As food delivery unicorn Zomato emerges out of what was probably the biggest stress test of a century for startups and is going full steam ahead on its IPO plans, ecommerce giant Amazon’s initial years at the public market and its subsequent outsized success offers it a playbook on how to leverage optics for growth.
Gurugram-based based Zomato, like its rival Swiggy, was enjoying spectacular growth until 2020 when Covid-19 induced lockdown decelerated business. Responding to an unprecedented situation, both companies had to tap into other revenue streams to cushion the bottom line.
With the public outing, CEO Deepinder Goyal-led Zomato could end up scripting a rare resurgence story in the Indian startup ecosystem.
While the IPO’s initial success will depend more on institutional rather than retail investors, Zomato will need to build a growth narrative to move its stocks for a few years before reaching profitability.
Looking at its last-reported numbers, Zomato is on the right track.
The 13-year-old company is growing a lot quickly and losses are falling. Revenues have doubled to Rs 2,336 crore for the financial year 2019-2020 (FY20) from Rs 1163 crore in the previous fiscal, of which 90% fall under its primary revenue sources including advertisements, commission, and subscription offering Zomato Gold (now Zomato Pro).
In July last year, Zomato said it expects its monthly burn rate to be less than $1 million, which marks a significant decrease from an estimated $50 million monthly burn in early 2019. It enforced two rounds of layoffs to reduce about 13% of its 4,000-strong workforce among other cost-cutting measures including make partial and full remote work a permanent feature.
Game of optics
Amazon, which was then a money-losing online bookseller, went public on May 15, 1997 and continued to bleed for its first several years as a public company. The sole focus for founder Jeff Bezos was growth over profitability. However, he also made sure the company didn’t lose so much capital that it was labeled as a perennial money loser. Bezos expanded his businesses to new horizons, which kept its cash flow rolling and gave it enough dry powder to keep ahead of competition, recover from experimentations like Fire Phone and try new revenue paths.
Persistence paid off as it gradually become not so difficult to convert this cash flow into profits and reported its first quarterly profit in the fourth quarter of 2001, about four years after the IPO.
Subsequently, the Seattle-based firm became nearly synonymous with e-commerce while establishing strong business units in other sectors such as cloud infrastructure, streaming services, consumer devices, advertising business, and beyond.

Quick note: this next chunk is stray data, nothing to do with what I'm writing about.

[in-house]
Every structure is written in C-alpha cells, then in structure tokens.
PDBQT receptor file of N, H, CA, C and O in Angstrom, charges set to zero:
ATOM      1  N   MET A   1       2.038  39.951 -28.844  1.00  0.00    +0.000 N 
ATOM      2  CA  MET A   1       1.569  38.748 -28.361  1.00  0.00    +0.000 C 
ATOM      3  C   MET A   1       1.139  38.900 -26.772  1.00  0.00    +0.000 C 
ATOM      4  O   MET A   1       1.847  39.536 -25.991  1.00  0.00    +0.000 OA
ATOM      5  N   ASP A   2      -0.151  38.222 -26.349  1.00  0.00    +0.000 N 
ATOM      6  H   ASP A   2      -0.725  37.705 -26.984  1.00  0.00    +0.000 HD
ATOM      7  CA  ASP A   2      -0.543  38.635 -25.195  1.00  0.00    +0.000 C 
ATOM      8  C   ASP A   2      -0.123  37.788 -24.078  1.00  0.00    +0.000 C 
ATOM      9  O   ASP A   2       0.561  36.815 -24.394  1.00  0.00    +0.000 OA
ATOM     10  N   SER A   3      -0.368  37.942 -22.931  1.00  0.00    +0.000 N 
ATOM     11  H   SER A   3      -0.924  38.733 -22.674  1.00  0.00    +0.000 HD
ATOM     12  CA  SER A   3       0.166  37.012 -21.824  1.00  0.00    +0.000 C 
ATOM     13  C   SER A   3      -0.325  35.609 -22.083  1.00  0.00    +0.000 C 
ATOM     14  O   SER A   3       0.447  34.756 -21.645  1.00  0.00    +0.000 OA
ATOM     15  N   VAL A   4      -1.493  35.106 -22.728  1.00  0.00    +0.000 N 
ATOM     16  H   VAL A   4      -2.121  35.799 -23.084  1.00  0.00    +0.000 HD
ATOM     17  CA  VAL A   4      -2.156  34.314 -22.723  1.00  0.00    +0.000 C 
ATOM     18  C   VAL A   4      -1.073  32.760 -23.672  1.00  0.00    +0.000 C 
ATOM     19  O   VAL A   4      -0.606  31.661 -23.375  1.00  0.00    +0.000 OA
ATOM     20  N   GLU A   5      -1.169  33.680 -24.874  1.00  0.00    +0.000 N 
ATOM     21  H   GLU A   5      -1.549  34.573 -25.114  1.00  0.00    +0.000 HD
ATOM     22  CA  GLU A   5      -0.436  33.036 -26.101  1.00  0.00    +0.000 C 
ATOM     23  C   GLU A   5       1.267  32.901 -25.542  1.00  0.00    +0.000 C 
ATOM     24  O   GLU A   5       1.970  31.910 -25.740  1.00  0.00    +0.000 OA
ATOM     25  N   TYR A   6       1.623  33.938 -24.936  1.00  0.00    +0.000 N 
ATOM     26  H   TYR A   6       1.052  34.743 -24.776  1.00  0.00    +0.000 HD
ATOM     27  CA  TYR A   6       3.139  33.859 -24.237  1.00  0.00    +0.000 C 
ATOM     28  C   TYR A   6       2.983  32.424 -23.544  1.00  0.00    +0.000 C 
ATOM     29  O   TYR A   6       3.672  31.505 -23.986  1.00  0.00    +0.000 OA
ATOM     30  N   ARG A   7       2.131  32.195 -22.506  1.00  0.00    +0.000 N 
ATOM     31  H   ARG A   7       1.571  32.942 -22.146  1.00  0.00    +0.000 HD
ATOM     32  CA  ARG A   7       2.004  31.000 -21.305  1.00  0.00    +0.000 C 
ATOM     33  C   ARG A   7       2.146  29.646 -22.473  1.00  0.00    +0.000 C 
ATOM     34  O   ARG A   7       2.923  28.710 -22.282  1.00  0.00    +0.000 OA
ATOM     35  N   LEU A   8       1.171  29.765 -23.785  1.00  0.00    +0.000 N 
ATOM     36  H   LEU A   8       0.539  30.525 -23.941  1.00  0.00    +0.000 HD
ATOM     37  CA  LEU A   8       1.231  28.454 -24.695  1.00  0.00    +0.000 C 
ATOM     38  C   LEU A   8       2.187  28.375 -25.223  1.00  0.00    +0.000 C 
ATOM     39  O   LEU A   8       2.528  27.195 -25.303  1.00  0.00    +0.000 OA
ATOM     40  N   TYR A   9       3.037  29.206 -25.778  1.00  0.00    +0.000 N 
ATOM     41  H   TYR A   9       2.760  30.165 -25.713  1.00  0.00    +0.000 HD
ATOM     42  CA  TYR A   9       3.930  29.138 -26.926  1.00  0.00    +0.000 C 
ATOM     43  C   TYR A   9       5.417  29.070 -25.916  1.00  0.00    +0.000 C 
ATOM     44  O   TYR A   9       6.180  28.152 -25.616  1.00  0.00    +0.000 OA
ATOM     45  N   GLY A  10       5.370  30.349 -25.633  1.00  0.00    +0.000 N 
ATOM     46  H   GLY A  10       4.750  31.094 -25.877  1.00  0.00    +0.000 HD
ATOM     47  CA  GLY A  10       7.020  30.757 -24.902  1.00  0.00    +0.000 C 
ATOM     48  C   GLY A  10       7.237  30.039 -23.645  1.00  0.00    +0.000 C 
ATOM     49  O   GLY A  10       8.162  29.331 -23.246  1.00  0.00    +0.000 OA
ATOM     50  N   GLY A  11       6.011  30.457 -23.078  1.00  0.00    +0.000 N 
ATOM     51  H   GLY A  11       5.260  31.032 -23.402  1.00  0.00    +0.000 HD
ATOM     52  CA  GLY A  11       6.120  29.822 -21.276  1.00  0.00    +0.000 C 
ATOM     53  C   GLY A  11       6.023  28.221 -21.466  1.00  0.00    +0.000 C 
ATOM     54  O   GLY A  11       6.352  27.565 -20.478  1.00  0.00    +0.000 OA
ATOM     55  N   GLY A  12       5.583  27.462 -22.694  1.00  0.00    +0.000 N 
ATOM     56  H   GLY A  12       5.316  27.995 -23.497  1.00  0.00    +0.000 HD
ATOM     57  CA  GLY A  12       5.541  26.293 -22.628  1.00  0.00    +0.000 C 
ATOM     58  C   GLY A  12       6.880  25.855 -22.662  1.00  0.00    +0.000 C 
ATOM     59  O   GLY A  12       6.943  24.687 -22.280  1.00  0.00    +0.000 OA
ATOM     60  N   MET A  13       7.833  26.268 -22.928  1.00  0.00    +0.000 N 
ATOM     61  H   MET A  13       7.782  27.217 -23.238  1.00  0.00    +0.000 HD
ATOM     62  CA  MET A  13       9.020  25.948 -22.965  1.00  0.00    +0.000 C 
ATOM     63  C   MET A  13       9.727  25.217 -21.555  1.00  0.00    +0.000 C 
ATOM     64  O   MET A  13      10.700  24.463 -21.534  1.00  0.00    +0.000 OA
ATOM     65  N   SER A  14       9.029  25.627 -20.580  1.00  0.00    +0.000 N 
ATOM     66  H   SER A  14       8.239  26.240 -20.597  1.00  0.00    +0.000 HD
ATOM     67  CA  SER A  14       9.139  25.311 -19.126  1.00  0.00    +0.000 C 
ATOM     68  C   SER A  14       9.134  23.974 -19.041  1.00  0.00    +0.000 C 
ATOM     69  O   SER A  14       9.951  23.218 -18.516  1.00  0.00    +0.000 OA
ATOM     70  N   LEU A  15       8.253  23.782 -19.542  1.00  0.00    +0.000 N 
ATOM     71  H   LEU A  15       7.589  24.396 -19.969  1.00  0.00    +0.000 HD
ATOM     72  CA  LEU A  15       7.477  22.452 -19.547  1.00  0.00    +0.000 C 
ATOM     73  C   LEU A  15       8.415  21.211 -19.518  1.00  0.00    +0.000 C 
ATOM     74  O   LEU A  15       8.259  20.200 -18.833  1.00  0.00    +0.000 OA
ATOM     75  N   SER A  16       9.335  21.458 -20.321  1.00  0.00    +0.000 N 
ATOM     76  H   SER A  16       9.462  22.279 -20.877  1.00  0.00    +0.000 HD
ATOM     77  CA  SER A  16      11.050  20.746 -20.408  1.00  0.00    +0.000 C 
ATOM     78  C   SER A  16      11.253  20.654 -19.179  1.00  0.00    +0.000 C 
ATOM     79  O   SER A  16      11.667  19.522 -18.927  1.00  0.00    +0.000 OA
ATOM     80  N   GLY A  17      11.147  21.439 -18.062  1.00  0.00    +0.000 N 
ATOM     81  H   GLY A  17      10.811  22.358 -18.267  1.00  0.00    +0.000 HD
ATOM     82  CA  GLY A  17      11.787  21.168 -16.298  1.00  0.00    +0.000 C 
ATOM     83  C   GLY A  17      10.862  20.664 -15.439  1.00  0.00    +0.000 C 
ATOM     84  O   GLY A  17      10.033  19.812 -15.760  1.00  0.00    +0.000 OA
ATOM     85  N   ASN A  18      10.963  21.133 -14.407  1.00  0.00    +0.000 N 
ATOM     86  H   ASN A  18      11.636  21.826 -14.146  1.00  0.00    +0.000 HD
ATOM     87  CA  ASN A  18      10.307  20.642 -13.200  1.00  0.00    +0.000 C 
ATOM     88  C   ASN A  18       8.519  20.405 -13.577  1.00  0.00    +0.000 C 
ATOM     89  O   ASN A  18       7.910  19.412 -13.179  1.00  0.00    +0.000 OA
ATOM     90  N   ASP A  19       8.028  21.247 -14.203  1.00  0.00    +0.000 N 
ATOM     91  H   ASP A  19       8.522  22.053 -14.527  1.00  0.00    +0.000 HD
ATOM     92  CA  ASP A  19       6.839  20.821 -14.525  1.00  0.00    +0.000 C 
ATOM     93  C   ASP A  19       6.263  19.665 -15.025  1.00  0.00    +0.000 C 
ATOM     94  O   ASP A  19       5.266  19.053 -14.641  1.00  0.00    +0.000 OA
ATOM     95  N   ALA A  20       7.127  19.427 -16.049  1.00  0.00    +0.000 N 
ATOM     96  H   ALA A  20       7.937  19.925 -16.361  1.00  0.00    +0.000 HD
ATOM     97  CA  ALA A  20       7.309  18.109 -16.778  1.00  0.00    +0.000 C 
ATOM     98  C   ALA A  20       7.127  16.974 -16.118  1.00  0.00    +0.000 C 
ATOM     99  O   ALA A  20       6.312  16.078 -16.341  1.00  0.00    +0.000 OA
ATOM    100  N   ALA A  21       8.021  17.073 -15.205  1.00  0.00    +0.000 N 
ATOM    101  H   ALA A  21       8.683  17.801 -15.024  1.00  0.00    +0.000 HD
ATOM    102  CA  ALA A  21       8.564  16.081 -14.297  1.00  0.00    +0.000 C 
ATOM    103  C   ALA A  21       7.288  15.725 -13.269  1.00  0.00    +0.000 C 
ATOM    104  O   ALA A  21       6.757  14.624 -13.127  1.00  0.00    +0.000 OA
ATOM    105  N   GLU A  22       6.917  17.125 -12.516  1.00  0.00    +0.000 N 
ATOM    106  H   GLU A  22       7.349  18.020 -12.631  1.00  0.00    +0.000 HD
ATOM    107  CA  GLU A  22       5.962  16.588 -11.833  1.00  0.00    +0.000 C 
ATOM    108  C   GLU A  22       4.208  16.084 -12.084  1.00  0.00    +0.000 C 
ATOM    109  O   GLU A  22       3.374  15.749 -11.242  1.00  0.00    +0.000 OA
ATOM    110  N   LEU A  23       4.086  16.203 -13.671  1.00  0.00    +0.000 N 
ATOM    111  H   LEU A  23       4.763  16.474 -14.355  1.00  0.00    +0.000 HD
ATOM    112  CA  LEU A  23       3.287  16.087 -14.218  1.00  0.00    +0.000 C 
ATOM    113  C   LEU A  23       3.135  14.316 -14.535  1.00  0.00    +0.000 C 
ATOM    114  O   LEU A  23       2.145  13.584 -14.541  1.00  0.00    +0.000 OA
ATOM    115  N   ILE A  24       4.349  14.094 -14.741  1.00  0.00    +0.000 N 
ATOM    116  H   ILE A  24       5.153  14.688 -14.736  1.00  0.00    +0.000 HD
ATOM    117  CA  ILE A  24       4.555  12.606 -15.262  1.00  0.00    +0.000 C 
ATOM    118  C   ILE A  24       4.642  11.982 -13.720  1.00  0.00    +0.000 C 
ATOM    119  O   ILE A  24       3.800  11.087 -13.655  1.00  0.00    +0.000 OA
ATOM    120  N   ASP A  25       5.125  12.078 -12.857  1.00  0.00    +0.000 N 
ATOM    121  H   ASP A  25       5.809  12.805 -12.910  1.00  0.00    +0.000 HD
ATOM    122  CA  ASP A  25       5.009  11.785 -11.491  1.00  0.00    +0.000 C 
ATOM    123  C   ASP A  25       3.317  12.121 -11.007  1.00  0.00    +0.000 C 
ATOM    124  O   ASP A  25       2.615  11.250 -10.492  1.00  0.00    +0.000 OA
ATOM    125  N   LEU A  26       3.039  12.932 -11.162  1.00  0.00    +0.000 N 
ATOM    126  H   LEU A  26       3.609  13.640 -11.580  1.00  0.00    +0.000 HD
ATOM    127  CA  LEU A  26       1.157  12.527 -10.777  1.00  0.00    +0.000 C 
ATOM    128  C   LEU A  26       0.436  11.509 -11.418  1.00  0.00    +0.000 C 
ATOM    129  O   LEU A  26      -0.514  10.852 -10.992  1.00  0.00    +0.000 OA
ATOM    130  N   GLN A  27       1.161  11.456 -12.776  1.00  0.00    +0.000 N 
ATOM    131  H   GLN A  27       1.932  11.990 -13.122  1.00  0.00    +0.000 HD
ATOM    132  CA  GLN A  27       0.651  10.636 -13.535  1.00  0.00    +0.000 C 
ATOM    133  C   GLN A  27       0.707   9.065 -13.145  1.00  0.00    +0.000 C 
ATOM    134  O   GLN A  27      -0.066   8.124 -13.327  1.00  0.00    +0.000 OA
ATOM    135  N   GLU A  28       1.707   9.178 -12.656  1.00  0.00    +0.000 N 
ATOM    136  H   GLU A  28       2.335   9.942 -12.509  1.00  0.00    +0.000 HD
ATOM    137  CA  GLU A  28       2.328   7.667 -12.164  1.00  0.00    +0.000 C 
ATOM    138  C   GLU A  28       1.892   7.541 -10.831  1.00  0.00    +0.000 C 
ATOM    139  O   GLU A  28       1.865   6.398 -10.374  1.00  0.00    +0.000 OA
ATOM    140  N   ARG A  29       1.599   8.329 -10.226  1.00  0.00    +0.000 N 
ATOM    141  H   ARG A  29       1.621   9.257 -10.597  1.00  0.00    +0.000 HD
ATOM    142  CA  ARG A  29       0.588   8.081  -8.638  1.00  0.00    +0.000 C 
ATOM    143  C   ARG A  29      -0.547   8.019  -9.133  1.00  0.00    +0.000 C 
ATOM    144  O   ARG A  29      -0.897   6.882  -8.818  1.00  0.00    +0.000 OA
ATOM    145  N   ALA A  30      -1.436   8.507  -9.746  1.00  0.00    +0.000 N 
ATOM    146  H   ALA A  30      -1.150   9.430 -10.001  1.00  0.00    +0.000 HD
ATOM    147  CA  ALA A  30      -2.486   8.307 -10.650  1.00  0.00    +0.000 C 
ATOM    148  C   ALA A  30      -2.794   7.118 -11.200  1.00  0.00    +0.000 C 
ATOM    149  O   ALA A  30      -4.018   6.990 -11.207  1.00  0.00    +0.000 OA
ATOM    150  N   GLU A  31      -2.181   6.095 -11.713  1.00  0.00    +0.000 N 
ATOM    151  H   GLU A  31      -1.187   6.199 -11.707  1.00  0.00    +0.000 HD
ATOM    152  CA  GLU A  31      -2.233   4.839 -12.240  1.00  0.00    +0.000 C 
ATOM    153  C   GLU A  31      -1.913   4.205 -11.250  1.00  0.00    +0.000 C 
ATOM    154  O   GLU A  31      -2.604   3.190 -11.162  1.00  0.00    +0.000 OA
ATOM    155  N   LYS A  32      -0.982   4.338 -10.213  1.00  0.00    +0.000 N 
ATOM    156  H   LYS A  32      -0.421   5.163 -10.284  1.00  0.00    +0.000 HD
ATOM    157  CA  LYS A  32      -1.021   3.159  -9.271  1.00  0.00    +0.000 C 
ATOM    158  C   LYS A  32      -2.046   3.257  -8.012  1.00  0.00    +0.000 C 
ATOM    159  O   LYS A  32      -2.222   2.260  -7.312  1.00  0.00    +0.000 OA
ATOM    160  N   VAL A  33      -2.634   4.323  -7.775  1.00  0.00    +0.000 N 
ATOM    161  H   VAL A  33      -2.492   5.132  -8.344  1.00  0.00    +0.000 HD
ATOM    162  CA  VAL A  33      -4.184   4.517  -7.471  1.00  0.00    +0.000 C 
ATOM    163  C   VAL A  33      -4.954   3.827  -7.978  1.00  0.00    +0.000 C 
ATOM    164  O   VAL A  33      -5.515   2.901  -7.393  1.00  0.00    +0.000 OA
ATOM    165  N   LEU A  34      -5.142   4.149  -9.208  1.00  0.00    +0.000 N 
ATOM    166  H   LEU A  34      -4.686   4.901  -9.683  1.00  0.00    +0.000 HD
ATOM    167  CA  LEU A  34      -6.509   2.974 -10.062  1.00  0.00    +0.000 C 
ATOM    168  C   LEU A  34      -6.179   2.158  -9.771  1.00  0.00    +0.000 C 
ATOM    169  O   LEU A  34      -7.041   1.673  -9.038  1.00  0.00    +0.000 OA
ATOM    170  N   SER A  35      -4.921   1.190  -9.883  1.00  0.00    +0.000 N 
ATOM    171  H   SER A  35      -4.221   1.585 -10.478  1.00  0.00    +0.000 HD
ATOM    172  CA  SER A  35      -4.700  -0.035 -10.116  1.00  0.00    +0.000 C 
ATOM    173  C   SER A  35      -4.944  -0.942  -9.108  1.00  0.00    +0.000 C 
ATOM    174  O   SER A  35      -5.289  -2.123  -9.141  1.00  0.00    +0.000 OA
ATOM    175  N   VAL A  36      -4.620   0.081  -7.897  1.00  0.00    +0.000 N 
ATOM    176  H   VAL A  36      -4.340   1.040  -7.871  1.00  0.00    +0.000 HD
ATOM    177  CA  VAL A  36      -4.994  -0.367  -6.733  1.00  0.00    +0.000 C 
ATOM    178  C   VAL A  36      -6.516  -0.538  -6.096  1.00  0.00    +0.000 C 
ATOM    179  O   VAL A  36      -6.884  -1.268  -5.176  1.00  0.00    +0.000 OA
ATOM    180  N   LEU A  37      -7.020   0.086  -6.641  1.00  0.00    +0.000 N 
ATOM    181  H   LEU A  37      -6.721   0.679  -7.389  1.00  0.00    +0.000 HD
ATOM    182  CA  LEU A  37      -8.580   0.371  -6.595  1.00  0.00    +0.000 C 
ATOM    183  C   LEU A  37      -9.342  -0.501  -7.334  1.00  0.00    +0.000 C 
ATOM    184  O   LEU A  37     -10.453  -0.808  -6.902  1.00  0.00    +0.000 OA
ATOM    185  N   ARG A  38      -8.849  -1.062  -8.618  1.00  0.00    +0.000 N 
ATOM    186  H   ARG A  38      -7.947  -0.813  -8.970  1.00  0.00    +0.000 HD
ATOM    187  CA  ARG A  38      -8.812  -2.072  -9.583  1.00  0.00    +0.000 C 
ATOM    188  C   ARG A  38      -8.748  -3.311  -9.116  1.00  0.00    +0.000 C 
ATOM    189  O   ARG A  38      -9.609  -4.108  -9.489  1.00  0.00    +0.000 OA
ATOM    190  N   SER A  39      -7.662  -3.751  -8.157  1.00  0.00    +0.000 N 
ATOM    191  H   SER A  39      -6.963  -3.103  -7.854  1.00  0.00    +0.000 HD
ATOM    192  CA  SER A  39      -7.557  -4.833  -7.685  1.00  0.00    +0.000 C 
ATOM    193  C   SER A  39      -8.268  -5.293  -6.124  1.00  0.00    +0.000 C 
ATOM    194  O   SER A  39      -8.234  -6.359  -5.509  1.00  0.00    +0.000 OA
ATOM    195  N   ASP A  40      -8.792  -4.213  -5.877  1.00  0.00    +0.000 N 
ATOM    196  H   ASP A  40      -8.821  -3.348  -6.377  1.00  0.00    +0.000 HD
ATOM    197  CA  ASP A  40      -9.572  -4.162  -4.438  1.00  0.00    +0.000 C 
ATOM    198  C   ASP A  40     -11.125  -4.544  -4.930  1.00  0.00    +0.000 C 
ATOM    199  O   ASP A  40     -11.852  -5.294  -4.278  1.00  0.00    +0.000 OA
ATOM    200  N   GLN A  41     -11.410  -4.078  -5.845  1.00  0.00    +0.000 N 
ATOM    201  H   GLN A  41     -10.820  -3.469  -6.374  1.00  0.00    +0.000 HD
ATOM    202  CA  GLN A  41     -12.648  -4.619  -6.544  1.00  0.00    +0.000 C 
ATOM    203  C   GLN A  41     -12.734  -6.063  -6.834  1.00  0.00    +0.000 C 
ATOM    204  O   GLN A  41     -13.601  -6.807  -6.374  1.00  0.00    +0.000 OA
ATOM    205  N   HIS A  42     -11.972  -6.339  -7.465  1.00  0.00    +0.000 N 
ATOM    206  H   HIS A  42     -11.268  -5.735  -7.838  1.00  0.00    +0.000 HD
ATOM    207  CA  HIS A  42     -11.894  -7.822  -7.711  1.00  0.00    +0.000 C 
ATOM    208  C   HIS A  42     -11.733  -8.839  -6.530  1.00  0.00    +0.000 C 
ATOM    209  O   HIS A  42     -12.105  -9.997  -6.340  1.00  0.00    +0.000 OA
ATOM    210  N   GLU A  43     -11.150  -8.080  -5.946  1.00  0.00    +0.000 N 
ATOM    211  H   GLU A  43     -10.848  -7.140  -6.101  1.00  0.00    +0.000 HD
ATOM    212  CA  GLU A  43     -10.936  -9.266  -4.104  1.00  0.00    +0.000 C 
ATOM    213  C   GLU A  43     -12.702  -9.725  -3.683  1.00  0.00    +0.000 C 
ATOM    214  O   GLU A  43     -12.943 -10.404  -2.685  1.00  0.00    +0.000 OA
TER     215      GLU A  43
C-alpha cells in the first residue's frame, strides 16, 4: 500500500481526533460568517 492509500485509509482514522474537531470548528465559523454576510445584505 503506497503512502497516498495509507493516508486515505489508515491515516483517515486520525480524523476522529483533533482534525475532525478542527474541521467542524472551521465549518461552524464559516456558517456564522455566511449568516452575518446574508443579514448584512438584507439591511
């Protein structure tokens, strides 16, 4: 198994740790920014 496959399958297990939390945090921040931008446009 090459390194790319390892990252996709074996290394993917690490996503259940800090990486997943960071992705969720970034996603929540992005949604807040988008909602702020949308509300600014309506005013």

Amazon's success over the past two decades offers a playbook for Zomato.
Launched as a restaurant guide in 2008, Zomato’s mainstay today - food delivery – is a relatively recent venture. Although it began food delivery services in 2015, it was mostly fulfilled by restaurant partners. The acquisition of Runnr in 2017 strengthened its delivery fleet capacity and elevated the service quality to match up to its rival Swiggy.
Today, as it readies to list on the public market, the relatively young and untapped market is its largest bet. According to a 2020 report by Google and Boston Consulting Group (BCG), India's online food industry is expected to growing at a CAGR (compound annual growth rate) of 25-30% to become an $8 billion market by 2022. Therefore, the real hyper-growth years are yet to arrive for food delivery firms, which gives the company a strong base and enough time for expansion and experimentations while being listed.
“If they say they lose money on every order, people wouldn’t value the company. Deepinder will smartly play up the numbers, in terms of optics. The optics will always be surrounded around monthly order growth, daily active user growth during festivals or special events, higher AOVs, economies of scale, new verticals and growth areas, various subscription plans, and a path to profitability. The optics will play a key part,” an investor heading an early-stage venture capital fund, told TechCircle.
The intent is clear. Goyal, in an internal email to employees back in September, said the company is working on its IPO and is raising a war-chest to “future M&A, and fighting off any mischief or price wars from our competition in various areas of our business.” The company subsequently went on to raise over $1 billion from a consortium of global marquee investors, at a valuation of $5.4 billion.
Zomato is expected to go wider and deeper in its primary business of food delivery while it is expected to explore all possible opportunities to improve the optics and demonstrate a clear path to profitability to keep its retail investors excited about its share prices.
“We shouldn’t be looking at all the companies with the same lens. It’s not fair. These are high-growth companies, they are not profitable right now, just like Amazon took its time to get to profitability. Institutional investors understand this. Will the retail investors understand this? My question is - how many retail investors are concerned about it? How many of them really open the annual reports and read it? They identify the brand, the sector is familiar and simple to understand, I don’t think they care too much about profitability,” an investor in Zomato who wished to remain anonymous, said.